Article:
The fact that games are interactive allows a player to go beyond the passive projection or mimesis of theatre and literature, and to consciously take part in their fantasy. Thus the woman described earlier might be particularly drawn to a game that depicted a tyrant as an enemy and the rescue or discovery of a loving male figure as a goal. Whether such a game could help her therapeutically is debatable, but by seeing her inner concern and the path to its resolution within a game, and by being forced by its interactivity to make decisions regarding her inner situation, the woman is given a concrete set of ideas and images that might help her in some way. At the very least, this game and its challenges will be very relevant and involving to this particular woman.
By seeing images that reflect unconscious archetypal potential, a gamer may in some cases be assisted in his personal development. The emotional resonance experienced when unconscious archetypal potential is projected onto an image may account for the popularity of certain game characters and themes, and give a reason why some gamers like dressing up as their favourite character, or spend time drawing them or writing fan fiction. A gamers favourite character is a symbol or a reflection of unactivated archetypal potential. By playing the game, drawing pictures etc. the gamer is trying to integrate the aspects of the archetype represented by the character into his or her conscious personality.
The process of resolving inner conflicts and integrating unconscious material may sound like very unusual subjects for a game, but this process is reflected in many games already, because it is symbolised in myths and fairy tales as the heroic quest. In part three of Games and the Imagination, The Game as Quest, I will explore the heroic quest and show how it operates as a symbol of the development of consciousness and identity. I will also show that far from being the preserve of RPG or adventure games, the heroic quest and the individuation process appear in the majority of genres, in a large number of games.
1: Selecting a first person viewpoint from which to interpret the imaginative relationship between a player and a game is fraught with difficulties. As we have seen there is a schism between the third person, objective viewpoint, and the first person, subjective viewpoint. Within the first person viewpoint there is a further schism; between a perspective that regards the psyche as a social or linguistic construct (the tabula rasa view described earlier) and the Jungian viewpoint that states that the psyche is based on fundamental inherited psychological structures. Most schools of aesthetic or cultural criticism focus on the former, because it has a strong base in linguistics and semiotics which are ideal tools for understanding structures of cultural meaning. This viewpoint has already been successfully applied to video games (Poole, 2000) and I regard it as highly important. But I maintain that any attempt to understand video games must include personal psychology and address the issue of personal meaning, and that any personal psychology that claims that the psyche is a tabula rasa is incomplete, as overwhelming third person research will attest. The relationship between a player and a game is a complex one, and any "playability theory" must encompass cognitive, personal (in the sense of something having a unique resonance and meaning to an individual) and cultural domains.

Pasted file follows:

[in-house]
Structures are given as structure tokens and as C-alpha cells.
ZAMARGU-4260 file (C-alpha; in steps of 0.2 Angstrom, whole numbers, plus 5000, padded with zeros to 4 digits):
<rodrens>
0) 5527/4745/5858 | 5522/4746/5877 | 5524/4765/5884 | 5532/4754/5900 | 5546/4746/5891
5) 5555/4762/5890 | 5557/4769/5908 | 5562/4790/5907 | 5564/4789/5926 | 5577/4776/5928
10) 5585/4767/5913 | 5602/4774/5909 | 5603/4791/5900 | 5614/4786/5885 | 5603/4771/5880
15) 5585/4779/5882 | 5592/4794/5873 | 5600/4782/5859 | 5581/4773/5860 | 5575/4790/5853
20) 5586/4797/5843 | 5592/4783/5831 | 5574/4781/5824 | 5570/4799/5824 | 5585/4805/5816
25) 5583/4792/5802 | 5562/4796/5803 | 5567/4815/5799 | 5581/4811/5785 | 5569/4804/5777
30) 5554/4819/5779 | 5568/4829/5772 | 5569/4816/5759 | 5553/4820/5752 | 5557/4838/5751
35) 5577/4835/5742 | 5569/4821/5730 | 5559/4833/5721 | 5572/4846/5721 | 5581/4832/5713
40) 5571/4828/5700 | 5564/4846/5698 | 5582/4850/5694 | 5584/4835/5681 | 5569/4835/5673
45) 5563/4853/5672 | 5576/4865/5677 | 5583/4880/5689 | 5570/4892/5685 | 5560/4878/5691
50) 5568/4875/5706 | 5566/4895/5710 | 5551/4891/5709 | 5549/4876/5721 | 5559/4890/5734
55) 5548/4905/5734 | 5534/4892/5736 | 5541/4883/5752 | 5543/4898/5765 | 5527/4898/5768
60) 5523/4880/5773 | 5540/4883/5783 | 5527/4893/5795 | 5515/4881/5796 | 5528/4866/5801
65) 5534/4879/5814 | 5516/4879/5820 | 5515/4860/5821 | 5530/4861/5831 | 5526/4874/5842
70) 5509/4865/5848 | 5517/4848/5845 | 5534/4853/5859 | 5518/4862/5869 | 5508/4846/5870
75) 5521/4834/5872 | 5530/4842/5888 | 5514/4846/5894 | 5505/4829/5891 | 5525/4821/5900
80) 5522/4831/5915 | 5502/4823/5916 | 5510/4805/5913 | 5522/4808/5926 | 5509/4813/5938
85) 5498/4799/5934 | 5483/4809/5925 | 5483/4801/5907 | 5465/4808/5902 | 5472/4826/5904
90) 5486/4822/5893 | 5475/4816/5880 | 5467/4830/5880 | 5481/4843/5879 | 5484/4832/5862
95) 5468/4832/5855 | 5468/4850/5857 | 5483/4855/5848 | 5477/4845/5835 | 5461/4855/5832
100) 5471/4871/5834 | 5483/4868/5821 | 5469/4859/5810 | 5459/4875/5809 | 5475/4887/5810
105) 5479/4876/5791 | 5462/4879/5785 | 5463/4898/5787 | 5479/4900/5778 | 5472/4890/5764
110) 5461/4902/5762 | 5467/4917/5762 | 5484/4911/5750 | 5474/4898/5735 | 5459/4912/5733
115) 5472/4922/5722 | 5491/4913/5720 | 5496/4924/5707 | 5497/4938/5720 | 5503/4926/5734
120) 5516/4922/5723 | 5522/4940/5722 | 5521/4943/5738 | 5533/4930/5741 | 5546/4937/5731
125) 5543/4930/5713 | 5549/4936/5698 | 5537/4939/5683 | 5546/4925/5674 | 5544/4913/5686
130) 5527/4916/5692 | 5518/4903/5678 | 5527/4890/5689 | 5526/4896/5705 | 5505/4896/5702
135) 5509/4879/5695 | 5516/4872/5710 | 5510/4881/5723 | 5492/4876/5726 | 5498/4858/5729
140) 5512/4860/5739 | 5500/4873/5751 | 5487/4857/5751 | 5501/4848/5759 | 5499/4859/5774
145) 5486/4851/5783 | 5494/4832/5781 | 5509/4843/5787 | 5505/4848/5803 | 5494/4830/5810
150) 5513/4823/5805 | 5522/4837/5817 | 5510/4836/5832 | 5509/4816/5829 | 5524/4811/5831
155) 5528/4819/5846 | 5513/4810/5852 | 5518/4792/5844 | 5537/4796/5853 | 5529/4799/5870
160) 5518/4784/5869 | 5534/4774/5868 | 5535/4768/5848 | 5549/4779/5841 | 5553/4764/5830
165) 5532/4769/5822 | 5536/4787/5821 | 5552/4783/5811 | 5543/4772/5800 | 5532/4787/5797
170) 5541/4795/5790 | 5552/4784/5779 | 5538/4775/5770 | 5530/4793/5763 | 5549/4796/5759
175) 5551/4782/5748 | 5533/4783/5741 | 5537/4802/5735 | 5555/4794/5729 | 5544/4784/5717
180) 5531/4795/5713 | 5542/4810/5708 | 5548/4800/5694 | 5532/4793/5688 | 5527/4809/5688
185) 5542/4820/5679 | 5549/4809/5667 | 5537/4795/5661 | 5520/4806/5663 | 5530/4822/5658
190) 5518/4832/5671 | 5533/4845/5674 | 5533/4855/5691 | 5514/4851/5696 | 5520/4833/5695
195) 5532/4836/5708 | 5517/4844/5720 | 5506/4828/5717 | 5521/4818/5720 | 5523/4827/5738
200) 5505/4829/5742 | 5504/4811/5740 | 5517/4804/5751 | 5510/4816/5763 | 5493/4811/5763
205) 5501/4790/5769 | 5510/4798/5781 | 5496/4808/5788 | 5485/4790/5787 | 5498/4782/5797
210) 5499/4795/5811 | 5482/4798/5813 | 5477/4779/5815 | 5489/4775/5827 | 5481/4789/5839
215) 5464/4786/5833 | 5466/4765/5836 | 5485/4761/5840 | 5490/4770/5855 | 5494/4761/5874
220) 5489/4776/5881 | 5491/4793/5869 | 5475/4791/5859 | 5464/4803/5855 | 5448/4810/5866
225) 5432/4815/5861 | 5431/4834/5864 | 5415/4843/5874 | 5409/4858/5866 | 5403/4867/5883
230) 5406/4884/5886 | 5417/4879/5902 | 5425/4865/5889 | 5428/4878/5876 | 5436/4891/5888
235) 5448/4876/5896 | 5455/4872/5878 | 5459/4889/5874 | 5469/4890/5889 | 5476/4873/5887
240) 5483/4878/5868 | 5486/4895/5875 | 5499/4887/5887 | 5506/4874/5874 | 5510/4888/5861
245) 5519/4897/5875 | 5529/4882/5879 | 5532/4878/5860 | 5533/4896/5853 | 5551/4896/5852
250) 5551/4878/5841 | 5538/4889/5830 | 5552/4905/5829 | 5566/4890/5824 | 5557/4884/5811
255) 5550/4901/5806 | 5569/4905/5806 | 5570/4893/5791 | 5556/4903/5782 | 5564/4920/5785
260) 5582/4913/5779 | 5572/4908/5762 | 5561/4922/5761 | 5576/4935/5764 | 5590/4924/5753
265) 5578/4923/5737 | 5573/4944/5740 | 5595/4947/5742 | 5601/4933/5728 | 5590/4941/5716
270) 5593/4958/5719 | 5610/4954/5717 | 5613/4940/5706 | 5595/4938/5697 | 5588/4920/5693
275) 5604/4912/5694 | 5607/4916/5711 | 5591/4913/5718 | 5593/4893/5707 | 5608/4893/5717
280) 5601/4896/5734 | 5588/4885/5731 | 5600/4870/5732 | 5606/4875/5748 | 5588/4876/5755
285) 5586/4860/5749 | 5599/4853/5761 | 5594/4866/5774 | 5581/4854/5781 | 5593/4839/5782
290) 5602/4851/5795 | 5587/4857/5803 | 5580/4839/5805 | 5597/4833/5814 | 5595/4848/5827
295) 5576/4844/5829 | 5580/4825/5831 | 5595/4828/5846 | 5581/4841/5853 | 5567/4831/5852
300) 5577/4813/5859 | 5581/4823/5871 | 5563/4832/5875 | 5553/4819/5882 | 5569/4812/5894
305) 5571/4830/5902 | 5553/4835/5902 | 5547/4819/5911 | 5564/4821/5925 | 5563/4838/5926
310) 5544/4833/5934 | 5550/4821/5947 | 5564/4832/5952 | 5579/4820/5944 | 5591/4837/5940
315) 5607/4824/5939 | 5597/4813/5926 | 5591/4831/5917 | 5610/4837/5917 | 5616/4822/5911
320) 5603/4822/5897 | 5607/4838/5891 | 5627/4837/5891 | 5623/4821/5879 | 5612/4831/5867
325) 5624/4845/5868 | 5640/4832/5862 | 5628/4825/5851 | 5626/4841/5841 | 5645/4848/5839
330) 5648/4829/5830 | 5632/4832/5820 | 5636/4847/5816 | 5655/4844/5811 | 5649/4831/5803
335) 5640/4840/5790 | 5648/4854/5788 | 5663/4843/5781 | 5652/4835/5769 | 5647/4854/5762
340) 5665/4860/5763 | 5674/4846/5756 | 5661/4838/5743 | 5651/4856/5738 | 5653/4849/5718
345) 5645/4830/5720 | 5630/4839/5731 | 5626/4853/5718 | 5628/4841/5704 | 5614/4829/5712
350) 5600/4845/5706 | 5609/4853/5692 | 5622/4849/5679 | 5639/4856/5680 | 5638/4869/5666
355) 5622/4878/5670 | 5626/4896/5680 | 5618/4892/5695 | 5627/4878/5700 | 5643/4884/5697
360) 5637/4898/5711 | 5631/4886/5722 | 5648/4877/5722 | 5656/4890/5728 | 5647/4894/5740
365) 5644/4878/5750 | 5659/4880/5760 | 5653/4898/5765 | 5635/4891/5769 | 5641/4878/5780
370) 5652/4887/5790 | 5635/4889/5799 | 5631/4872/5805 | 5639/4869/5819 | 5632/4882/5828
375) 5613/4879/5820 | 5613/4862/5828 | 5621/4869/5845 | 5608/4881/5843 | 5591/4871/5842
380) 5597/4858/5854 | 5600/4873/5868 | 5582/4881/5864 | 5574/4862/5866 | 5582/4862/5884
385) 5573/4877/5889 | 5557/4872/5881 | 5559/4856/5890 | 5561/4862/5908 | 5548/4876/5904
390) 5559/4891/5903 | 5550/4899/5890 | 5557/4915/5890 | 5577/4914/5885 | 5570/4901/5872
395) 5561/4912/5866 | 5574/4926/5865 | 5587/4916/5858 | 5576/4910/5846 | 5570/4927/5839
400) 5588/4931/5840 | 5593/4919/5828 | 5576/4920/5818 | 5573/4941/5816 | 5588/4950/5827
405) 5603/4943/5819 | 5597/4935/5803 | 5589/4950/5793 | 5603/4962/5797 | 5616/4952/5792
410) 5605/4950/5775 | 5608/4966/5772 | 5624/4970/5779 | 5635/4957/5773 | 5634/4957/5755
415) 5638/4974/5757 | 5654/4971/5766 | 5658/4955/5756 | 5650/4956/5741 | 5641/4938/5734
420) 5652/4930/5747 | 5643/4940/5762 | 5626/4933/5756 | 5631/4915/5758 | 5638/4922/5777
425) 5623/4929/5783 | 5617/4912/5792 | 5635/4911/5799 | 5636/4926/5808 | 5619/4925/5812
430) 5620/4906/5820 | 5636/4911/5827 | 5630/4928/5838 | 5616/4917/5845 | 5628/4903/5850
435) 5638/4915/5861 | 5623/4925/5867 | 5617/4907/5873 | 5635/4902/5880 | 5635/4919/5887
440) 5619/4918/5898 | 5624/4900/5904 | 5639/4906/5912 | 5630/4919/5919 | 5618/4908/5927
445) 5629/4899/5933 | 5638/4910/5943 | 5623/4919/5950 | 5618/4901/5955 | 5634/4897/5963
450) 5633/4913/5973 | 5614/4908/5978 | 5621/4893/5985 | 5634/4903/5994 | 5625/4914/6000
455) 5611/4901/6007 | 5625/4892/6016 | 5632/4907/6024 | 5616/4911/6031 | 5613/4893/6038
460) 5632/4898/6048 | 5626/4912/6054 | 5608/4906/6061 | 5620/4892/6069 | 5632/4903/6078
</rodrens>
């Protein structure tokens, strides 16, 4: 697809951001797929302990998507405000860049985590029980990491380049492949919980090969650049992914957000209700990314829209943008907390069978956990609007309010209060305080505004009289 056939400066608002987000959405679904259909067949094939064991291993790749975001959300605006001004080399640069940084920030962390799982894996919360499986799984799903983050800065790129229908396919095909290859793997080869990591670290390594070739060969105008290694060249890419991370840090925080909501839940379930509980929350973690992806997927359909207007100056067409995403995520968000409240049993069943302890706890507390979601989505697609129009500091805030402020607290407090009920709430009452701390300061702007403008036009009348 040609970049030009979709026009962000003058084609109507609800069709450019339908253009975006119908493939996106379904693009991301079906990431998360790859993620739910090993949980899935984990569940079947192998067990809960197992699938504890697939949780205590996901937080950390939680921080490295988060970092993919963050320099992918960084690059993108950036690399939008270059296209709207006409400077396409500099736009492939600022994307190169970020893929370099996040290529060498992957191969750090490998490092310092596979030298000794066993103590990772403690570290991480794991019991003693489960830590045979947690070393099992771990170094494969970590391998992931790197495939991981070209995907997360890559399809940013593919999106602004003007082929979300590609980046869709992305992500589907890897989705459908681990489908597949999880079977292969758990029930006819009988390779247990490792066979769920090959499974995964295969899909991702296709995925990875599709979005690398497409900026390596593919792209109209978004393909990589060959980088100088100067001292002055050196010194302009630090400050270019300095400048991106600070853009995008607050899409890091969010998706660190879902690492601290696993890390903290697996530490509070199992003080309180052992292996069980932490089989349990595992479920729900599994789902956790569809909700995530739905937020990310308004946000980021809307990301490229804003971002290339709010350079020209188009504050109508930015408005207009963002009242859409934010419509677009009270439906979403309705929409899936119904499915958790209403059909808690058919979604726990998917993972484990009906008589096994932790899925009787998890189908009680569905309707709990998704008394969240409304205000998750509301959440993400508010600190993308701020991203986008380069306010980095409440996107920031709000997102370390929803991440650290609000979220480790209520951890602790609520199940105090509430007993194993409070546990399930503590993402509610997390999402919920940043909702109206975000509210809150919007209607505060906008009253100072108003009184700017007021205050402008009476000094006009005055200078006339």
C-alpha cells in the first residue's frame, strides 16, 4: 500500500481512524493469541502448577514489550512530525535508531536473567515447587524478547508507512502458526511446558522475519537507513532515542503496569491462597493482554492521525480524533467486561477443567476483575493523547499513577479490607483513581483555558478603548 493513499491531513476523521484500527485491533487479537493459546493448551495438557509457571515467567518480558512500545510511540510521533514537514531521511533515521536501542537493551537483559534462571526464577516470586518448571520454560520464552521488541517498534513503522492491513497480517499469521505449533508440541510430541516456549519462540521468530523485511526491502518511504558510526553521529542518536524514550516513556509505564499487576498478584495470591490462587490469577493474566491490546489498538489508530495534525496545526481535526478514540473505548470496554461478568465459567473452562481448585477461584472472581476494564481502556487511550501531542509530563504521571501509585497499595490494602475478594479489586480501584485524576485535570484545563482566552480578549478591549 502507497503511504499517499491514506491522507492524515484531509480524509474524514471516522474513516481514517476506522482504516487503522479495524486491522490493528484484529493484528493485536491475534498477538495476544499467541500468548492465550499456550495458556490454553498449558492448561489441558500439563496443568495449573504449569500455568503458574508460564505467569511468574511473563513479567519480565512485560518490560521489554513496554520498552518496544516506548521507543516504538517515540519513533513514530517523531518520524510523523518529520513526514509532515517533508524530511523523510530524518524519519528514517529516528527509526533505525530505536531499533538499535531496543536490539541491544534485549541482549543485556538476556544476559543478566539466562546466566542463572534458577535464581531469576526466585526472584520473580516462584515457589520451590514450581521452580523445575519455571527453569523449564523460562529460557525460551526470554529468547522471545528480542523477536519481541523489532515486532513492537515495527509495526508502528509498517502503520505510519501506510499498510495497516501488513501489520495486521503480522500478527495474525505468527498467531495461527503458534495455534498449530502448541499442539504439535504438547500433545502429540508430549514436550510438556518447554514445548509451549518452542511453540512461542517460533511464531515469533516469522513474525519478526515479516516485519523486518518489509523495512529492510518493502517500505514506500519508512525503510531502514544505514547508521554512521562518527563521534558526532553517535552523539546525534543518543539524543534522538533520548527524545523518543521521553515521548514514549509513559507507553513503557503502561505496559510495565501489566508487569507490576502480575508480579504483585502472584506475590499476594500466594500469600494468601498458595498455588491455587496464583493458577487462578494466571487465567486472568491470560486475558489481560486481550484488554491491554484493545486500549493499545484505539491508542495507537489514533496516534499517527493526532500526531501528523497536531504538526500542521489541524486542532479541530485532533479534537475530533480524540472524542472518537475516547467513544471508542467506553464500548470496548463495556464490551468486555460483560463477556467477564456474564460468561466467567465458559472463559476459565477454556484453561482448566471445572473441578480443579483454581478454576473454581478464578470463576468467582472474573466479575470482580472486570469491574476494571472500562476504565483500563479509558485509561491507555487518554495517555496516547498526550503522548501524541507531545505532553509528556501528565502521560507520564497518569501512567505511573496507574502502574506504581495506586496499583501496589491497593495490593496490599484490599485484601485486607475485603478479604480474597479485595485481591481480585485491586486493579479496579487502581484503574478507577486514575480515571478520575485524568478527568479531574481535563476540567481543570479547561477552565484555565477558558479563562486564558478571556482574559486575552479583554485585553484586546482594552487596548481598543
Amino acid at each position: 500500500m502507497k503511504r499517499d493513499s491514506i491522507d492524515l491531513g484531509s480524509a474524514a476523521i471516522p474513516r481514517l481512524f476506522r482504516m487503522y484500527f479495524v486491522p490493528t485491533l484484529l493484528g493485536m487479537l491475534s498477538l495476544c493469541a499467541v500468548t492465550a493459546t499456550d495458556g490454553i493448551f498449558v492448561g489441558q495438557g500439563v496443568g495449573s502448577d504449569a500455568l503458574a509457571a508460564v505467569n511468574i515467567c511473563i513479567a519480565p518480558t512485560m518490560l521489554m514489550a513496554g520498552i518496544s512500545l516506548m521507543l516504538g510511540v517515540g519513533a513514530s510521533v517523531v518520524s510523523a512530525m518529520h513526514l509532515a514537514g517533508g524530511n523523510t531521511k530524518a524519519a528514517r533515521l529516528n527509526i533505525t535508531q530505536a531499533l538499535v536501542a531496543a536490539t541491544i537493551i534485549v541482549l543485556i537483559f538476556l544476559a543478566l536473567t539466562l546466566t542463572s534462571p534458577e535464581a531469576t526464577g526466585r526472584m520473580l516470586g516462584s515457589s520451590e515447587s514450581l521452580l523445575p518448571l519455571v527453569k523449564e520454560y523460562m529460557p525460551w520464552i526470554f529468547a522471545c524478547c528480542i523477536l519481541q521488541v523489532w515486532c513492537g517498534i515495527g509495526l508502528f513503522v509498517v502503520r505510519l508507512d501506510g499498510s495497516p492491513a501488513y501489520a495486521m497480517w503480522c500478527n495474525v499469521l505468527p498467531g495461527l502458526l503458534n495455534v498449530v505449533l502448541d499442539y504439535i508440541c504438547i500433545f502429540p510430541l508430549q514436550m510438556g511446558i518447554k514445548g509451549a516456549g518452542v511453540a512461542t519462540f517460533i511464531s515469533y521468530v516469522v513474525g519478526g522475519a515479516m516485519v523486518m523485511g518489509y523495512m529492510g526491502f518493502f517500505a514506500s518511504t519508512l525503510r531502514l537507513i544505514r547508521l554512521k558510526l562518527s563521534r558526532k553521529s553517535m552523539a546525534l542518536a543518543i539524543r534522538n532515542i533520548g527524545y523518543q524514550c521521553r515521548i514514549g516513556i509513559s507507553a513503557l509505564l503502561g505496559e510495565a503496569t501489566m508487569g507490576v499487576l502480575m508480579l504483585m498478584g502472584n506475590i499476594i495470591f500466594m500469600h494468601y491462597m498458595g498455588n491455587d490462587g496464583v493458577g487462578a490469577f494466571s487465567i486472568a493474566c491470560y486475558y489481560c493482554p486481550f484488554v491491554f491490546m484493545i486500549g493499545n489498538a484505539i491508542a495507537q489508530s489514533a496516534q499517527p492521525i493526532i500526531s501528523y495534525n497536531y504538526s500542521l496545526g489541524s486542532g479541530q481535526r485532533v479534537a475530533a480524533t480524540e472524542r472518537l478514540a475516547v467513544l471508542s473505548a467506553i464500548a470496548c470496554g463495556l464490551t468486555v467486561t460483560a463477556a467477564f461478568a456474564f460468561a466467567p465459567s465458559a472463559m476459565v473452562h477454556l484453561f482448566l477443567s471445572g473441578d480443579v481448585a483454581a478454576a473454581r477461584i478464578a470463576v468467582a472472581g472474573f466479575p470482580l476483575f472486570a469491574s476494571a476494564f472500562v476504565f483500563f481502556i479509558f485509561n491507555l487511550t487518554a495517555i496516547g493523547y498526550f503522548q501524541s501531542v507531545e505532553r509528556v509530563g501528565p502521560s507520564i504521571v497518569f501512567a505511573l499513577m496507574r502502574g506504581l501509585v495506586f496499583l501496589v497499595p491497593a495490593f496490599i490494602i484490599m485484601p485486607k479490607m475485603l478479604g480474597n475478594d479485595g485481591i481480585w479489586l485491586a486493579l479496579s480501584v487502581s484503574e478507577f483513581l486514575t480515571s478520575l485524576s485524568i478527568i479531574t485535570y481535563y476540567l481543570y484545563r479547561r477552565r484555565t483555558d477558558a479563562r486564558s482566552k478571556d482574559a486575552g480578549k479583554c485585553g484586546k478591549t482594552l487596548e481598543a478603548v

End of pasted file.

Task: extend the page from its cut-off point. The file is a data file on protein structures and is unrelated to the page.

What is needed is a dual integration; firstly between a first person psychology that admits the existence of universal (i.e. inherited) psychological structures, and a first person psychology that admits the intersubjective, cultural and contextual nature of the material based on those structures; and secondly, an integration of the third person objective viewpoint and the first person subjective viewpoint. The first integration is a conceptual matter, the second is known by consciousness researchers as the "Hard Problem." Until such an integration takes place, anything said about the psychology of video games, and indeed the psychology of anything, will be limited and provisional.
2: Jungian psychology is controversial in academic psychology because it is a first person theory, and like all first person theories it cannot find a sound base in third person research. It is controversial in first person academic fields such as cultural studies, because it claims that the psyche is not a total social construction and because Jung's complex, heavyweight writings have often been misunderstood. As it occupies a middle ground between the first and third person realms, it is in a difficult philosophical position, but as I stated in the note above, the only way for psychology to go forwards is to embrace an integrative approach, and Jung's ideas may provide a stepping stone towards that.
3: The description of the anima and animus, as the female "image" within a male and the male "image" within a female is not to make any judgement regarding homosexuality, it is just the common description used by Jungian writers for ease of understanding. Since the archetypes are psychological and emotional patterns with no content of their own, they are not innate images of men or women, but the feelings and ideas associated with them. Therefore, the anima "feeling" of a homosexual man, that is, the feeling of a desirable, or perhaps dangerous "other" will be symbolised by a male image or projected onto a man.
Bibliography and Suggestions for Further Reading
Glassman, William, Approaches to Psychology (2000, Open University Press)
Hesse, Hermann, Steppenwolf (1927; 1965 Penguin)
Hyde, Maggie, McGuinness, Michael, Introducing Jung (1999, Icon)
Jung, Carl Gustav, Jaffe, Anelia, Memories Dreams, Reflections (1963; 1983, Flamingo)
Jung, Carl Gustav, Von Franz, Marie-Louise, Henderson, J.L., Jacobi, Jolande, Jaffe, Anelia, Man and His Symbols (1964; 1978 Picador)
Poole, Steven, Trigger Happy, The Inner Life of Video Games (2000, Fourth Estate)
Rheingold, Howard, Virtual Reality (1991, QPD)
Sardar, Ziauddin and Van Loon, Borin, Introducing Cultural Studies (1999, Totem)
Stevens, Anthony, On Jung (1999, Penguin)
Storr, Anthony (editor), The Essential Jung (1998, Fontana)
About The Author
Richard Dare develops games for Smartphone and PocketPC. He would be very interested in hearing from anyone who would like to discuss his ideas or take them further. He can be contacted at: firstname.lastname@example.org
©2004 Richard Dare